Animation World Magazine, Issue 2.4, July 1997


Silicon Graphics Pumps $4 Million Into Cal Arts. Silicon Graphics Inc. has donated nearly $4 million worth of hardware and software to the California Institute of the Arts (Cal Arts), in an effort to foster the development of trained digital artists in various disciplines. The equipment includes 23 Indigo workstations, two Onyx2Reality workstations, one Onyx2 InfiniteReality system, as well as Alias/Wavefront PowerAnimator, StudioPaint 3D and Composer software packages The equipment will be integrated into the Computer Animation Laboratory as well as programs in the Music and Interdisciplinary departments. The Roy Disney Foundation (a major benefactor of the Cal Arts Character Animation department) is contributing toward the costs of installing this new technology, as is Twentieth Century Fox and The Ahmanson Foundation.

Motion actor Bruce Marrs demonstrates FutureLight's optical motion capture system.

Motion Capture Of The Future. Santa Monica Studios research and development division, FutureLight, has developed a new real time optical motion capture system. Three years in development, the system is designed for use in everything from films and TV to interactive applications. FutureLight's director Rob Bredow explained that what makes this system unique is that it is a wireless, optical recording mechanism which offers real time transfer of motion to a computer generated character, a function which until now has been performed only by magnetic recording systems, which can be cumbersome due to wires and restrictive magnetic fields. The optical system developed by FutureLight places up to 70 points on an actor's body, and records their motions with multiple cameras developed by Northern Digital. Santa Monica Studios and their visual effects division, VisionArt Design & Animation, is currently constructing an $85 million production facility and have been contracted to use this new motion capture technology for Columbia TriStar's feature remake of Godzilla, scheduled for a summer 1998 release.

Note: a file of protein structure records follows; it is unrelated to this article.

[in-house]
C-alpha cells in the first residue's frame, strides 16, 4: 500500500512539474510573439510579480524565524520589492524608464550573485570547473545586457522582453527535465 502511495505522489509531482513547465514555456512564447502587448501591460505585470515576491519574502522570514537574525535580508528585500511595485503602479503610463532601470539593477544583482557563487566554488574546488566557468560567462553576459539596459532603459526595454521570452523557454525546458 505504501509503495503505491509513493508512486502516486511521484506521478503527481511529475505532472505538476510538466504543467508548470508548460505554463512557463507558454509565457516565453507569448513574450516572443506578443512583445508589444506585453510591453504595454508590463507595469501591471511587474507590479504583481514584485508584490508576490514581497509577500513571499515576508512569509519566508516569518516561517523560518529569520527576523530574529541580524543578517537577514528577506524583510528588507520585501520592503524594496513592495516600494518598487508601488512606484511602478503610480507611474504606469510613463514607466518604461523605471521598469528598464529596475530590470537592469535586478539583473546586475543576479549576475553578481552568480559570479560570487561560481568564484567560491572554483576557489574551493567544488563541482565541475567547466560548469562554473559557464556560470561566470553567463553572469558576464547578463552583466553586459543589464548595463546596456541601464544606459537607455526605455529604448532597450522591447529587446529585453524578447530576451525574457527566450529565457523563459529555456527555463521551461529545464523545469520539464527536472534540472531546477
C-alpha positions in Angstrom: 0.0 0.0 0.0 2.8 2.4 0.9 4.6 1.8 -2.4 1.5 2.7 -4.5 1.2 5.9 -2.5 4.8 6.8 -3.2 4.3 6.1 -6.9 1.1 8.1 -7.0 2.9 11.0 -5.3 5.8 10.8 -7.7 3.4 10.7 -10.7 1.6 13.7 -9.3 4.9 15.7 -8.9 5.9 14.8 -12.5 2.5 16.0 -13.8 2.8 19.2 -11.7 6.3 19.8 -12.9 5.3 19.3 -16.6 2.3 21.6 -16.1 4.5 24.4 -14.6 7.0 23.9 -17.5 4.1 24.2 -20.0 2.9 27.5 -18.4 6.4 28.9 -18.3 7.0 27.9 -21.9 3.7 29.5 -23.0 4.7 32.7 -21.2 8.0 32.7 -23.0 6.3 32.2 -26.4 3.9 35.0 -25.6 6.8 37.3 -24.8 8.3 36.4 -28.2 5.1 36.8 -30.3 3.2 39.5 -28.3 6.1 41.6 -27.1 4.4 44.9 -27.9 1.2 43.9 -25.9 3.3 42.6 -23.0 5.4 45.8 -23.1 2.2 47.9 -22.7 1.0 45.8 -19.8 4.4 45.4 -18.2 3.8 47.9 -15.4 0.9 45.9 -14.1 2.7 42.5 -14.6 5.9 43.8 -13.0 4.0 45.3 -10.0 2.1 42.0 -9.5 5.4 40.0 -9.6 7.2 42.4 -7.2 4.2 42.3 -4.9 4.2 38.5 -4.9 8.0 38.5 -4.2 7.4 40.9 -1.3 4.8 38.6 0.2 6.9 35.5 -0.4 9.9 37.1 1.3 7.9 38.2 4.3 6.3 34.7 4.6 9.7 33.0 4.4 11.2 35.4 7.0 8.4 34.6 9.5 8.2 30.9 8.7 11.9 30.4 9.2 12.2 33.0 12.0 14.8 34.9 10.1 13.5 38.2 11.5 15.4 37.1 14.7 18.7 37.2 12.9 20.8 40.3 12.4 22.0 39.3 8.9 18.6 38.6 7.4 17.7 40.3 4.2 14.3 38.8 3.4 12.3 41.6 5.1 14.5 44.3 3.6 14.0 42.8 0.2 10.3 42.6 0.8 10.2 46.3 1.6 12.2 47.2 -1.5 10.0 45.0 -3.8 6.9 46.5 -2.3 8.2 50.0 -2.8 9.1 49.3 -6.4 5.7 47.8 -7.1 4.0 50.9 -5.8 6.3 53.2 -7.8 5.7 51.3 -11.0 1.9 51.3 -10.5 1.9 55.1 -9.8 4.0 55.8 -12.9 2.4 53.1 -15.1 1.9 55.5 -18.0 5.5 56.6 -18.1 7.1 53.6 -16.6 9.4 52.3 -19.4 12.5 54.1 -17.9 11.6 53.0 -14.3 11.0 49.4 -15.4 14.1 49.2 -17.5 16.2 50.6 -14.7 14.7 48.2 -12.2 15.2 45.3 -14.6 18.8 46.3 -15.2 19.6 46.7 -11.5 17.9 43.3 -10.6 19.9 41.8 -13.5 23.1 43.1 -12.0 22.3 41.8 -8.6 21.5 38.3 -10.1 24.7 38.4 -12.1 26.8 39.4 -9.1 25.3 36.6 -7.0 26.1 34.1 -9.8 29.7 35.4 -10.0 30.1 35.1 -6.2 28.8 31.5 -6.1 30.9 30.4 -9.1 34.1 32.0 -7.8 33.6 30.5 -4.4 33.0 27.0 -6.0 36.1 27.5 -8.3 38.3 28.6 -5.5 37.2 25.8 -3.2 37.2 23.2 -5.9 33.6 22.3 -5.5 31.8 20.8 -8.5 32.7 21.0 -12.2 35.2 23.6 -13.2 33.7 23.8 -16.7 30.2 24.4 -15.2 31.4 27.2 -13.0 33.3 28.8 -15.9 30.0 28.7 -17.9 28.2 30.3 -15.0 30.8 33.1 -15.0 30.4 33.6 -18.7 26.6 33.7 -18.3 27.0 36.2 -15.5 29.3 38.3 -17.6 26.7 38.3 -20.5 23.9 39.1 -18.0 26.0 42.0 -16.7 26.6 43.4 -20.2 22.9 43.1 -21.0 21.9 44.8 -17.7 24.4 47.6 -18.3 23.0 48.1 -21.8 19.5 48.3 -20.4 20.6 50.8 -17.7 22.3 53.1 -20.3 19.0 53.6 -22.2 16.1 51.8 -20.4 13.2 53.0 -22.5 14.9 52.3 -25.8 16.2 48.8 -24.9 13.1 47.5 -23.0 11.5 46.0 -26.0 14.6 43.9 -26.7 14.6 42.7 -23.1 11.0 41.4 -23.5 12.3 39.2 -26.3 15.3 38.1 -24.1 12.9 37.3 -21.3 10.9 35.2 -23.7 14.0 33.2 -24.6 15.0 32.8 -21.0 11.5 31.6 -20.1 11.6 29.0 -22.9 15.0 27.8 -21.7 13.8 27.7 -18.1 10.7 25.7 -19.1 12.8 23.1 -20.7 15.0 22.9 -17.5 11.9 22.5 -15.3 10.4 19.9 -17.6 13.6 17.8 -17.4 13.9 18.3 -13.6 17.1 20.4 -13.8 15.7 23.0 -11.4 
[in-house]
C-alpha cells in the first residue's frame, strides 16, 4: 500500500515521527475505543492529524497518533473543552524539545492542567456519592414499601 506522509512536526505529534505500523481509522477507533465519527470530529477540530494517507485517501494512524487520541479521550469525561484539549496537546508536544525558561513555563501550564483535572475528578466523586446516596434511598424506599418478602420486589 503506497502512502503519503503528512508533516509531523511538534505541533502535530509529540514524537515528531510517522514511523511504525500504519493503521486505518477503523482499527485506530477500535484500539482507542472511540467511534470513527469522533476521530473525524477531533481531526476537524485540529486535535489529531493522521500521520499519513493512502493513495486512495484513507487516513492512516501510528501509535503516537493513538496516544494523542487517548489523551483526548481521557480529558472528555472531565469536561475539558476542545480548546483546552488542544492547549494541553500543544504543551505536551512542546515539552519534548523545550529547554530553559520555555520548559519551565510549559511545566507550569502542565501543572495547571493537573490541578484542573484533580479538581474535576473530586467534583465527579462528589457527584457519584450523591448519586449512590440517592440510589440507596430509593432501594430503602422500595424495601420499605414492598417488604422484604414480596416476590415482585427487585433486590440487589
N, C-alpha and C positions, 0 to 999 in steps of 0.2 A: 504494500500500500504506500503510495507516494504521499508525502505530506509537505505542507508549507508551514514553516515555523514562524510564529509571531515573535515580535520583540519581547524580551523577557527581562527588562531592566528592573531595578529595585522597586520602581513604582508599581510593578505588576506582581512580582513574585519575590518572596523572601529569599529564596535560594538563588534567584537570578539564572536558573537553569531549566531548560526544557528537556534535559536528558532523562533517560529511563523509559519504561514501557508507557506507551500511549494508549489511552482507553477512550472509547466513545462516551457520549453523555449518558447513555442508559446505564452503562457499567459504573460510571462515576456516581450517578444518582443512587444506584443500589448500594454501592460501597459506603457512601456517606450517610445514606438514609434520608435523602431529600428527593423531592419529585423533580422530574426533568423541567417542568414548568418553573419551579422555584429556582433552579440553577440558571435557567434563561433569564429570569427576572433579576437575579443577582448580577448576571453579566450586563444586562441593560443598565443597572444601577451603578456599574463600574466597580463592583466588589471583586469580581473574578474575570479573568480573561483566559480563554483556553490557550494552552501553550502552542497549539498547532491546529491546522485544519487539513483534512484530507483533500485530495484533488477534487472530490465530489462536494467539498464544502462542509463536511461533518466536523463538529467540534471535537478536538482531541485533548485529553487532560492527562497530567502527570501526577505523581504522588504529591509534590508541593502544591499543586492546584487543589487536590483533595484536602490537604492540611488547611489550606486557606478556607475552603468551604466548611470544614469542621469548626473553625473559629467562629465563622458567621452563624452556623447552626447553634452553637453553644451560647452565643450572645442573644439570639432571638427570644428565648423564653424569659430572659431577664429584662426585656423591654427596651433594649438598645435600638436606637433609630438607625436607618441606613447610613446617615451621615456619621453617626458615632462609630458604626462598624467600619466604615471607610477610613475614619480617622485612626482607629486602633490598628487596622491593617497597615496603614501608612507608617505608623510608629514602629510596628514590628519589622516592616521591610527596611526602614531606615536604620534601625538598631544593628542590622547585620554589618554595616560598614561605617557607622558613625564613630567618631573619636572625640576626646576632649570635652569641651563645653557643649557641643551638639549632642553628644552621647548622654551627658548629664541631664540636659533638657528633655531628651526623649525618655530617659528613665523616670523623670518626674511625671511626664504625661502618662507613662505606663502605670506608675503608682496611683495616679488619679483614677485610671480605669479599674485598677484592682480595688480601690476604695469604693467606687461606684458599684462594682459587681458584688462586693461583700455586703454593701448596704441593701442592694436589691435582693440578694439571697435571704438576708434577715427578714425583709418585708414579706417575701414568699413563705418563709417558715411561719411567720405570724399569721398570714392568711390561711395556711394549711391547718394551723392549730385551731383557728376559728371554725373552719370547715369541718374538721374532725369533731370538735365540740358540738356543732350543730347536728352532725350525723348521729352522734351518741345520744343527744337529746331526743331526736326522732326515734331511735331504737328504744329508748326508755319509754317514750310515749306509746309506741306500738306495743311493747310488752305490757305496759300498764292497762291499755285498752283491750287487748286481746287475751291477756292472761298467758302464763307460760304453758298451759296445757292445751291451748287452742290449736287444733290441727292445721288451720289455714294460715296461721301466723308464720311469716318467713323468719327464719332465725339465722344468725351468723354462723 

New 3D Motion Library. Los Angeles-based Blaze Software has released a new library of character animation tools for graphics programmers. The IKaID Library features scripts to apply inverse kinematics, rigid body dynamics to animations, as well as to manage animation challenges such as gravity, inertia and acceleration. Available on floppy disk for around $169, IKaID is a C++ library which is compatible with any animation program running on the Windows 95/NT operating system.

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